Posted by: Matt Bodie | Nov 17, 2005 11:36:56 AM

I think the "3L TA" is wrong and probably just guessing based on his grade and his technique that they are related. I tell my students to spend 1/2 the allotted time per question outlining/thinking, then the remainder writing/typing. I have 116 BA exams to read. If the student is stream-of-consciousnessing me, I'll have to read the answer a couple of times to figure it out. Help me out. I try to give everyone the benefit of the doubt, but I hate going on that roller coaster of an answer. I also look for a conclusion. The conclusion may not be conclusive as to the grade, but I'm looking for it.

Posted by: Christine Hurt | Nov 17, 2005 11:44:56 AM

A very helpful forum for law students, Matt. Thanks for starting it.

I too emphasize organization in talking with my class about exams. I don't know about spending half of your time on organization and outlining, but I do recommend they spend real time thinking through their answers before they start writing. This is true for a variety of reasons. First, it helps them spot all the issues. Second, it gives them time to think through all the little niggling points they might want to hit. Third, and I think this is important -- it -constrains- them. As Christine noted, folks who start writing immediately end up wasting the best use of their time. They more or less think through an issue as they are writing, and can spend pages at a time discussing the facts in a meandering way, thinking up the most obscure and unlikely arguments, or focusing completely on major issues and missing minor ones. If a student has spent time outlining and knows he or she has five issues to cover and (after outlining) only 40 minutes of writing time, that student will know how much time to spend on each issue, and is far more likely to provide an analysis that sticks close to the relevant legal and factual issues in each case.

More broadly, I tell students that one way to think about exams is that your legal research and writing course actually matters to everything else you do in law school (not to mention practice), and that a great exam answer looks like, or approximates given time constraints, a strong legal memo -- organized, using headings and subheadings where appropriate, concise, and offering real analysis and at least provisional conclusions as opposed to just recounting the potential arguments on each side. (How many of you have read countless exams that say, "The plaintiff will argue X....The defendant will argue Y....The plaintiff should win on this point," with no actual reasons offered as to -why- X is a stronger argument?) Students, I think, sometimes think this is an unreasonable expectation given the time constraints, and of course I understand this. But the fact is, the more good legal writing and analysis is practiced, the more reflexive that approach becomes, the less it matters that you're writing in an exam situation rather than in the leisure of your home or office. A well-organized exam makes the most of every issue and presents the discussion in a way that professors, harried from grading countless exams, can clearly follow and appreciate.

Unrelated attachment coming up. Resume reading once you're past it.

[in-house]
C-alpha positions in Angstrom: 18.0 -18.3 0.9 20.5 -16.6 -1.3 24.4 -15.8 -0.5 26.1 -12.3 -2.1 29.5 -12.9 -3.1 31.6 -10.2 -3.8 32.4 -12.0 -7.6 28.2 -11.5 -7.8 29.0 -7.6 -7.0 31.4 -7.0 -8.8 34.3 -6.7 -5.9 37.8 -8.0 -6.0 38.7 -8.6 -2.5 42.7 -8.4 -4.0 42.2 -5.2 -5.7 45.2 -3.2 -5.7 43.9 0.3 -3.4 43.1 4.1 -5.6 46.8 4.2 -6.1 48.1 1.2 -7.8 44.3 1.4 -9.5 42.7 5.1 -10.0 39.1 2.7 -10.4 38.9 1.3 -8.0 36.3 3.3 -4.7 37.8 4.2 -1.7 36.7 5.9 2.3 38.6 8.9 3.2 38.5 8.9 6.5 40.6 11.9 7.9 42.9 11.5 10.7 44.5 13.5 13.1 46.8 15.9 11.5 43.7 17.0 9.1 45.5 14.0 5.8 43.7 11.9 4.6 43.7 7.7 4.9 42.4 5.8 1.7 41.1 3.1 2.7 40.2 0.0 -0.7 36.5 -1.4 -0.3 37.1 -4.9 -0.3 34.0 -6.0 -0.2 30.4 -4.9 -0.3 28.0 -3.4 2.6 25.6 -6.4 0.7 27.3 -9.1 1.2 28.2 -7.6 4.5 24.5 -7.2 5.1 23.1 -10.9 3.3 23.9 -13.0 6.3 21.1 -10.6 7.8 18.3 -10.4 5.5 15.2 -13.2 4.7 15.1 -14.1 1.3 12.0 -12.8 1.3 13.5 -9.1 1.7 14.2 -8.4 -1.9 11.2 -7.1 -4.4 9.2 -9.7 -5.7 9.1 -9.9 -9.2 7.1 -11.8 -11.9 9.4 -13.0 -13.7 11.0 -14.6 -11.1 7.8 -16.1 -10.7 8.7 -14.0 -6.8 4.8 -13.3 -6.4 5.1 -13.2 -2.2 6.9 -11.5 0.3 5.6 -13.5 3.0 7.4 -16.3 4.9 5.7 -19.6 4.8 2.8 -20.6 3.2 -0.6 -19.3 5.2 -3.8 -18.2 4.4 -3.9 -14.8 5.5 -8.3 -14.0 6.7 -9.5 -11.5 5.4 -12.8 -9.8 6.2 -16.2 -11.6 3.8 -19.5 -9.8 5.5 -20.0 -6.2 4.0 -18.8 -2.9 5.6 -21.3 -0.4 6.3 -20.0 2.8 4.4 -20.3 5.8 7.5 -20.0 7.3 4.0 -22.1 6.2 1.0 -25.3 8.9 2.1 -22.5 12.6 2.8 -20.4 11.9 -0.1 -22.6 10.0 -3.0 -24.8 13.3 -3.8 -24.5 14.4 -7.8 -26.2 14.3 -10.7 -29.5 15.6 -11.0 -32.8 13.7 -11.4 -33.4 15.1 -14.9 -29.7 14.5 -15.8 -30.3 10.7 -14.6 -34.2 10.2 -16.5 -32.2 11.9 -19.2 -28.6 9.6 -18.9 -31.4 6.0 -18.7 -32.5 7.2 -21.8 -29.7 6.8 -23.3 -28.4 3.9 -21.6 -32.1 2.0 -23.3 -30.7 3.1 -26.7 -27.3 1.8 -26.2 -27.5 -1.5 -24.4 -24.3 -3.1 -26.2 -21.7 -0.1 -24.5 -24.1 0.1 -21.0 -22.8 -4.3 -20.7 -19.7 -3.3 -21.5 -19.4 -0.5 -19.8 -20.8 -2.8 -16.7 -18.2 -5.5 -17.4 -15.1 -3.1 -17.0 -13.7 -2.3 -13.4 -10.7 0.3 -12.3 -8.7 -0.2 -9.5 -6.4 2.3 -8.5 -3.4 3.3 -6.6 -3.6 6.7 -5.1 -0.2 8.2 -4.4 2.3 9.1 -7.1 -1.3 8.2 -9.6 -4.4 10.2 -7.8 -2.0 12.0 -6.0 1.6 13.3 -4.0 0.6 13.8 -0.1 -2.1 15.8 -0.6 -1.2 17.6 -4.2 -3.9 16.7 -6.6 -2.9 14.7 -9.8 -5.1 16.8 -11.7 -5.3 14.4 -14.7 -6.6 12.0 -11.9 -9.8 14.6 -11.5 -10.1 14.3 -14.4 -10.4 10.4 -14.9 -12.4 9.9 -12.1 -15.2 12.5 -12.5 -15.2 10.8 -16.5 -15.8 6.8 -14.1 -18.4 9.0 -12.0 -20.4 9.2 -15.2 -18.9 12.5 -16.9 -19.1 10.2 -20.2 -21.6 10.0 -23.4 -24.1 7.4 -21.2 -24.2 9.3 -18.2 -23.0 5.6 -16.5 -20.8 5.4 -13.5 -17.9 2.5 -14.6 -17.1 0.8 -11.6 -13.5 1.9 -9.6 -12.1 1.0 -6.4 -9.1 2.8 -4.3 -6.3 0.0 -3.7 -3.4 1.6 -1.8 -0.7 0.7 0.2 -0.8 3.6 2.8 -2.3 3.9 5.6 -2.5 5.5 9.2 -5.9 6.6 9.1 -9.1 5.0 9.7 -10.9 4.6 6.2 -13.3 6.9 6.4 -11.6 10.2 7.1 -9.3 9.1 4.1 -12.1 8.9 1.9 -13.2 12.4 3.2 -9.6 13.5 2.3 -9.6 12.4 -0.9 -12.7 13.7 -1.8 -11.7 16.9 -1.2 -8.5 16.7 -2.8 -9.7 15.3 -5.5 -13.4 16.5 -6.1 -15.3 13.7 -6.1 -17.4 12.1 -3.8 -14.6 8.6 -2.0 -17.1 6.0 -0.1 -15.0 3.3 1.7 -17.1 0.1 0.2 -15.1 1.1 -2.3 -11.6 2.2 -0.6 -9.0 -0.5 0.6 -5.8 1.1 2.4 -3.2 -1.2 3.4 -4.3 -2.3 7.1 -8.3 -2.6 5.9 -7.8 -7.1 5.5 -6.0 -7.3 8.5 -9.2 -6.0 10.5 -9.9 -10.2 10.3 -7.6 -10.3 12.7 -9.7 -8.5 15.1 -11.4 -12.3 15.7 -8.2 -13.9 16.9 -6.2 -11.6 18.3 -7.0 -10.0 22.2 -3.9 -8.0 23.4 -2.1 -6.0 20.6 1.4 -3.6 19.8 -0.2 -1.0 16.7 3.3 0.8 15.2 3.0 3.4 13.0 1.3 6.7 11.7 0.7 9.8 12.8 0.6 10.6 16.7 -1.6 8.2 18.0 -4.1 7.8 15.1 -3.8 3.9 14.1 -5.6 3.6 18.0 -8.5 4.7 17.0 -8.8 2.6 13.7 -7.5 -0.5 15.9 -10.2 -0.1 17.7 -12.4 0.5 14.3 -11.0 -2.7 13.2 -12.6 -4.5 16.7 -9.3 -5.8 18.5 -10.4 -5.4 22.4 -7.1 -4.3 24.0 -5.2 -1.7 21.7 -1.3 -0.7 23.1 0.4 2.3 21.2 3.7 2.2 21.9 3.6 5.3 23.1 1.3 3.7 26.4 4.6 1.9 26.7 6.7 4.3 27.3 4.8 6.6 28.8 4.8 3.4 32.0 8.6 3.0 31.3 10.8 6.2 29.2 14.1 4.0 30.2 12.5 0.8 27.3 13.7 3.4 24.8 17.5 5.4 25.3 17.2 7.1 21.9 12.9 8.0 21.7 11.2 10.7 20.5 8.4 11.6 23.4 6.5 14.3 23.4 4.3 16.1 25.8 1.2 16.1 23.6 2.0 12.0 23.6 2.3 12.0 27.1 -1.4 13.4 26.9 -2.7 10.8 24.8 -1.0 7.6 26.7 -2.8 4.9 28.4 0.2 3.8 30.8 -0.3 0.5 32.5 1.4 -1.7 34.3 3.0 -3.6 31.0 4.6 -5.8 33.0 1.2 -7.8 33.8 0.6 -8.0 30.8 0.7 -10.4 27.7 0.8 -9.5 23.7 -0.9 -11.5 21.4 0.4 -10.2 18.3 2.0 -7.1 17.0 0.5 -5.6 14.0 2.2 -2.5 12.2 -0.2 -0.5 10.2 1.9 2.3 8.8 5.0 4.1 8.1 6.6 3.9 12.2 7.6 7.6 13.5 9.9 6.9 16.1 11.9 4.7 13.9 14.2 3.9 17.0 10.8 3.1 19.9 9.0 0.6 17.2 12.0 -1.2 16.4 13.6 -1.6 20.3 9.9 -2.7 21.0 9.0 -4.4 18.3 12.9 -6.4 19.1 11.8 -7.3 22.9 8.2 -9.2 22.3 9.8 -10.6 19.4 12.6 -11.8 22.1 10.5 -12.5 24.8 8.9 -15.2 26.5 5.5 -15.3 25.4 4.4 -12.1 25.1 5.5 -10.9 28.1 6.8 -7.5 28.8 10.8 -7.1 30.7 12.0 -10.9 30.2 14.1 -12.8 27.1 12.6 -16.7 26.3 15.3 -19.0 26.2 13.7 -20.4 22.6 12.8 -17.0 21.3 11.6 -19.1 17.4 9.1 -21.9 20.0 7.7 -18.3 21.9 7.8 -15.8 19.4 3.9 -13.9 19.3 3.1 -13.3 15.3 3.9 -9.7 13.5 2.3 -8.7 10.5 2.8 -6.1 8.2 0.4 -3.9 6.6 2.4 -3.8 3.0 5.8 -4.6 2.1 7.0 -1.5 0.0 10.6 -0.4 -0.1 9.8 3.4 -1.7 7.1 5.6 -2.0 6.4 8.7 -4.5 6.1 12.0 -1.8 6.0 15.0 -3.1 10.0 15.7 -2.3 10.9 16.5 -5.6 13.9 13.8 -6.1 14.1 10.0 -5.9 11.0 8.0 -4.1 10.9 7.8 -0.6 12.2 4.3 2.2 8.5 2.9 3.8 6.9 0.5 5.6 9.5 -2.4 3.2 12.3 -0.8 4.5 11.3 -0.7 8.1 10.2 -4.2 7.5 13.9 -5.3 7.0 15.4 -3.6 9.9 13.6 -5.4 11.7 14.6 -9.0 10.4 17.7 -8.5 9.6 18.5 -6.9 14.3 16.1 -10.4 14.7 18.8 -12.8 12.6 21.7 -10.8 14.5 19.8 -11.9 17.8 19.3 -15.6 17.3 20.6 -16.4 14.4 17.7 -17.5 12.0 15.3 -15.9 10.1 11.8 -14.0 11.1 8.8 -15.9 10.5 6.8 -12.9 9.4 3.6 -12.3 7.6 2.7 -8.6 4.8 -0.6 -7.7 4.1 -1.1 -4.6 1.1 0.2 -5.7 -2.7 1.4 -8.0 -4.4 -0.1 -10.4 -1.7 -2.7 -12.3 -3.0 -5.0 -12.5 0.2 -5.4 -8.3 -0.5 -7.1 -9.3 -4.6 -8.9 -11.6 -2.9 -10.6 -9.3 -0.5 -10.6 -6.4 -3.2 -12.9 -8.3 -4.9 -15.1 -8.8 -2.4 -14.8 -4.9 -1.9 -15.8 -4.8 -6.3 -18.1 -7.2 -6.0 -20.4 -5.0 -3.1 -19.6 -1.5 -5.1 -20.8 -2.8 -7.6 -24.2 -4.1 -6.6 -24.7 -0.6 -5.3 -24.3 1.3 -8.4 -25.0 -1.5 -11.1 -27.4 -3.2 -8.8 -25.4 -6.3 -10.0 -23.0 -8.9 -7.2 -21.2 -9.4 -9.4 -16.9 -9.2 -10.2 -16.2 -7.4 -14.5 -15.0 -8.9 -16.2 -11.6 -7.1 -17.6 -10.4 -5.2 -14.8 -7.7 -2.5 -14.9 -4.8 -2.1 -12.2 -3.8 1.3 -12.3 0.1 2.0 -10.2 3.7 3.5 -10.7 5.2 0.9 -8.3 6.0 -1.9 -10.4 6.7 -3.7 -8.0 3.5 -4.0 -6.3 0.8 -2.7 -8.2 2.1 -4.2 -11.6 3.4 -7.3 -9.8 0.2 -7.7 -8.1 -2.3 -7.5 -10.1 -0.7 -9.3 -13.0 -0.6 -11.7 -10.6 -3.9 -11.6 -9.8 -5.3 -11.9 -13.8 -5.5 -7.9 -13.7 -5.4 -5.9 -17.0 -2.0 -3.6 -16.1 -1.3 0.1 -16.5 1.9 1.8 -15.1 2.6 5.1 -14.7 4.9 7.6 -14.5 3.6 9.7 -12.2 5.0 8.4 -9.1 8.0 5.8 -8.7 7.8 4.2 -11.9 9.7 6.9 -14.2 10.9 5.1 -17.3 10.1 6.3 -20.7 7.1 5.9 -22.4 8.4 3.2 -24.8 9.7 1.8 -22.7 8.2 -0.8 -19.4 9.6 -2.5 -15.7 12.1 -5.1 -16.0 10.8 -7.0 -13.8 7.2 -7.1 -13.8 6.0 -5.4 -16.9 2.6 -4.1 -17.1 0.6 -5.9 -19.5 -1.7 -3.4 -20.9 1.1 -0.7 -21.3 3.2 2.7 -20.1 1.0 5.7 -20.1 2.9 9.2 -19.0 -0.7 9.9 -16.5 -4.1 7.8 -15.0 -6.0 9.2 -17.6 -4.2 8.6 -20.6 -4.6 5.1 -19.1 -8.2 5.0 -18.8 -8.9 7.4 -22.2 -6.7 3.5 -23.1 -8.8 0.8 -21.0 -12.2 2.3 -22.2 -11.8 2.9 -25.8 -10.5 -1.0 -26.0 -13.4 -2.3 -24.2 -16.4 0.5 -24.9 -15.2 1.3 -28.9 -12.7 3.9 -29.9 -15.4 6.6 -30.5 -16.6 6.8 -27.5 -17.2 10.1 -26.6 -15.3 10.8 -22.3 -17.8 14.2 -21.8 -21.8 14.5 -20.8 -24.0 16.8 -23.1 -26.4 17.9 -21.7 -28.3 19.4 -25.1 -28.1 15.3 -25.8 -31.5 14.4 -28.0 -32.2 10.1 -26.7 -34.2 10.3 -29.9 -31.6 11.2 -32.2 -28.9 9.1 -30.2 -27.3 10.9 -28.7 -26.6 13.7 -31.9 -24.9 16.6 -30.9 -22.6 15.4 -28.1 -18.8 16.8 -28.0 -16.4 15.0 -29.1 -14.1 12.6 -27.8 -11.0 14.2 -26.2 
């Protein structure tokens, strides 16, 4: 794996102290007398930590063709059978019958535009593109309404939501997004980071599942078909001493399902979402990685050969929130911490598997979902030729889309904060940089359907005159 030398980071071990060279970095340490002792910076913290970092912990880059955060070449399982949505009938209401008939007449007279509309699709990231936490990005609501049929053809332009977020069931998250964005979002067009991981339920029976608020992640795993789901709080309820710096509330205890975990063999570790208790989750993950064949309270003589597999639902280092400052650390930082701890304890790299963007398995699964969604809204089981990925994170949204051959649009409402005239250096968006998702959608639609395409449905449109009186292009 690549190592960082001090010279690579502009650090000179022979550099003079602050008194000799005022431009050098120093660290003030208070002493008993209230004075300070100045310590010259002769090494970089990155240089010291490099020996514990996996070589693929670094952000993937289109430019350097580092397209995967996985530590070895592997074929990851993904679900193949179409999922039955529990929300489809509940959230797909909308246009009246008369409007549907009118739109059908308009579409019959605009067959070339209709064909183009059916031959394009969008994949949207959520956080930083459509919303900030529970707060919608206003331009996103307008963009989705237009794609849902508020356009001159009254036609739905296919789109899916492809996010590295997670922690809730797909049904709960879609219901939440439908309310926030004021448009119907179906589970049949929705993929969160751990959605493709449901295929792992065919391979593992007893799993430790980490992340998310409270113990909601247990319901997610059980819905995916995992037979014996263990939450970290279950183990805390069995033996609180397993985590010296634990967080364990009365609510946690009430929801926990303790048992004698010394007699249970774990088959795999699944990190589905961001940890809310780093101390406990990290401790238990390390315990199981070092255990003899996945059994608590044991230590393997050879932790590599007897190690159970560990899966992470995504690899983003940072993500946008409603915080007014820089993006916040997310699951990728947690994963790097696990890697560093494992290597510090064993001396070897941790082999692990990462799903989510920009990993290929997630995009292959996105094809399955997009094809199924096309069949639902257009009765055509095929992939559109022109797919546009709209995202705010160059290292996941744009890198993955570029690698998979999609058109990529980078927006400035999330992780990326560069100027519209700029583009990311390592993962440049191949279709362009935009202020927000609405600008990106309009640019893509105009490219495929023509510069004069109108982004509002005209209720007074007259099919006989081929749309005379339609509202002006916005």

I don't grade explicitly on writing, although I do have bonus points available for a number of factors including writing. But the best-written, best organized exams also usually (but not always) are the strongest substantive exams. Again, writing skills are traits that should be internalized. Sure, it's an exam, and you're rushed. But doesn't it bother you to write sloppily, or with awful spelling or grammar, or sentence fragments? Doesn't it give you, as the writer, a nails-on-chalkboard feeling? Shouldn't it?

Posted by: Paul Horwitz | Nov 17, 2005 12:00:53 PM

The biggest mistake I see is failure to talk about the facts. Most law professors are looking for "legal analysis", which boils down to talking about the law in the context of the facts given. The facts in the issue spotter are cues for students to talk about particular legal issues. Spot the issue, then talk about the law raised by that issue and how it relates to the facts given. Don't just come to the conclusion. Say the question presents a landlord who places the following advertisement in a local paper: "Room for let; married white couple preferred." An answer "the advertisement violates the Fair Housing Act because 'married white couple' is discriminatory" misses a lot of points. To get all the points, answer the "why" question -- why does it violate the FHA? It violates the FHA because the FHA prohibits discriminatory advertising; the ad says "white", which indicates a racial preference prohibited by the FHA; the ad says "no kids," which violates the FHA prohibition on preference based on family circumstances; "married couple" does _not_ violate the FHA, because family circumstances under the FHA is defined to mean the presence or absence of kids. If you are careful to talk about all of the facts that you have identified as important, then you will also probably hit all of the issues.

Posted by: Ben Barros | Nov 17, 2005 12:23:25 PM

I'm also in the half-outline, half-write camp. Organization is the key. Basic first principles are the key. And then - and this advice doesn't mean much - showing you're smart, thoughtful, and concise when you briefly address each issue seems like good extra credit.

Oh, I was never a big bring-policy-into-the-issue-spotters guy, but I wouldn't penalize it, and that's something that must vary lots by professor.

Posted by: David Zaring | Nov 17, 2005 1:15:06 PM

I'm a 2L and certainly not in a position to offer any kind of inside advice but I just wanted to mention that this - "The facts in the issue spotter are cues for students to talk about particular legal issues." - was very helpful to keep in mind. I think some/many students don't figure this out, amazing as that might seem.